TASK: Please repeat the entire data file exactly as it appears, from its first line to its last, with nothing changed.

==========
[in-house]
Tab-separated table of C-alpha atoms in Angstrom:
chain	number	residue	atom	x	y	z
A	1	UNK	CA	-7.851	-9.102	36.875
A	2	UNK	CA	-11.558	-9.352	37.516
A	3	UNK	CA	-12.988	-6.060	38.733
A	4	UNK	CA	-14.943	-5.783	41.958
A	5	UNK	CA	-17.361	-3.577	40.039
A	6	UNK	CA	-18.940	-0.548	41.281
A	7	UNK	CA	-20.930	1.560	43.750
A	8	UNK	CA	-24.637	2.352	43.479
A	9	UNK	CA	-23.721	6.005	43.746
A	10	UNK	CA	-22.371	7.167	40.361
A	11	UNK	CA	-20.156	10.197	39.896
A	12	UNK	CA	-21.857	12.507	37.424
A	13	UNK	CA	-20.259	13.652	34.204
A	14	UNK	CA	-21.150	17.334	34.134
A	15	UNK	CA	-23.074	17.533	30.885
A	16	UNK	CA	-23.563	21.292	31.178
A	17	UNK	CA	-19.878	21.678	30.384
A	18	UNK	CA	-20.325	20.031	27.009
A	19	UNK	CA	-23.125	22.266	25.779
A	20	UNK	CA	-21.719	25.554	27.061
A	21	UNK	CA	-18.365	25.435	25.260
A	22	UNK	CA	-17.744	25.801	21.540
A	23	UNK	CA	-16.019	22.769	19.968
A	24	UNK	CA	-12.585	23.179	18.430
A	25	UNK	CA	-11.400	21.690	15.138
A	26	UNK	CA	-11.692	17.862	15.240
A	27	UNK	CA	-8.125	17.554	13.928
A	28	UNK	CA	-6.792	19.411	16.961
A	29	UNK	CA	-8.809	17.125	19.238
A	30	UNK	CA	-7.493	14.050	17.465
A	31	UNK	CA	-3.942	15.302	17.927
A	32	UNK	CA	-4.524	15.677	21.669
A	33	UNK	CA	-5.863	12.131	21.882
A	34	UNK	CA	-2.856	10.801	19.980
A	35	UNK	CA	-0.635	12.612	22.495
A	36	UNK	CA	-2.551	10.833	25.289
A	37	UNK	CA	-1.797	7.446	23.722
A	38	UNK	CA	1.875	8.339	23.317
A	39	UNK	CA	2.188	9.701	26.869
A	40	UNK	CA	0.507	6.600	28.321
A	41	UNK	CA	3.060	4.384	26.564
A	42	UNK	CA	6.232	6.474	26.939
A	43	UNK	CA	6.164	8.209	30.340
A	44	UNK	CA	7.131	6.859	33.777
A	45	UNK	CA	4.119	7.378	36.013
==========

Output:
[in-house]
Tab-separated table of C-alpha atoms in Angstrom:
chain	number	residue	atom	x	y	z
A	1	UNK	CA	-7.851	-9.102	36.875
A	2	UNK	CA	-11.558	-9.352	37.516
A	3	UNK	CA	-12.988	-6.060	38.733
A	4	UNK	CA	-14.943	-5.783	41.958
A	5	UNK	CA	-17.361	-3.577	40.039
A	6	UNK	CA	-18.940	-0.548	41.281
A	7	UNK	CA	-20.930	1.560	43.750
A	8	UNK	CA	-24.637	2.352	43.479
A	9	UNK	CA	-23.721	6.005	43.746
A	10	UNK	CA	-22.371	7.167	40.361
A	11	UNK	CA	-20.156	10.197	39.896
A	12	UNK	CA	-21.857	12.507	37.424
A	13	UNK	CA	-20.259	13.652	34.204
A	14	UNK	CA	-21.150	17.334	34.134
A	15	UNK	CA	-23.074	17.533	30.885
A	16	UNK	CA	-23.563	21.292	31.178
A	17	UNK	CA	-19.878	21.678	30.384
A	18	UNK	CA	-20.325	20.031	27.009
A	19	UNK	CA	-23.125	22.266	25.779
A	20	UNK	CA	-21.719	25.554	27.061
A	21	UNK	CA	-18.365	25.435	25.260
A	22	UNK	CA	-17.744	25.801	21.540
A	23	UNK	CA	-16.019	22.769	19.968
A	24	UNK	CA	-12.585	23.179	18.430
A	25	UNK	CA	-11.400	21.690	15.138
A	26	UNK	CA	-11.692	17.862	15.240
A	27	UNK	CA	-8.125	17.554	13.928
A	28	UNK	CA	-6.792	19.411	16.961
A	29	UNK	CA	-8.809	17.125	19.238
A	30	UNK	CA	-7.493	14.050	17.465
A	31	UNK	CA	-3.942	15.302	17.927
A	32	UNK	CA	-4.524	15.677	21.669
A	33	UNK	CA	-5.863	12.131	21.882
A	34	UNK	CA	-2.856	10.801	19.980
A	35	UNK	CA	-0.635	12.612	22.495
A	36	UNK	CA	-2.551	10.833	25.289
A	37	UNK	CA	-1.797	7.446	23.722
A	38	UNK	CA	1.875	8.339	23.317
A	39	UNK	CA	2.188	9.701	26.869
A	40	UNK	CA	0.507	6.600	28.321
A	41	UNK	CA	3.060	4.384	26.564
A	42	UNK	CA	6.232	6.474	26.939
A	43	UNK	CA	6.164	8.209	30.340
A	44	UNK	CA	7.131	6.859	33.777
A	45	UNK	CA	4.119	7.378	36.013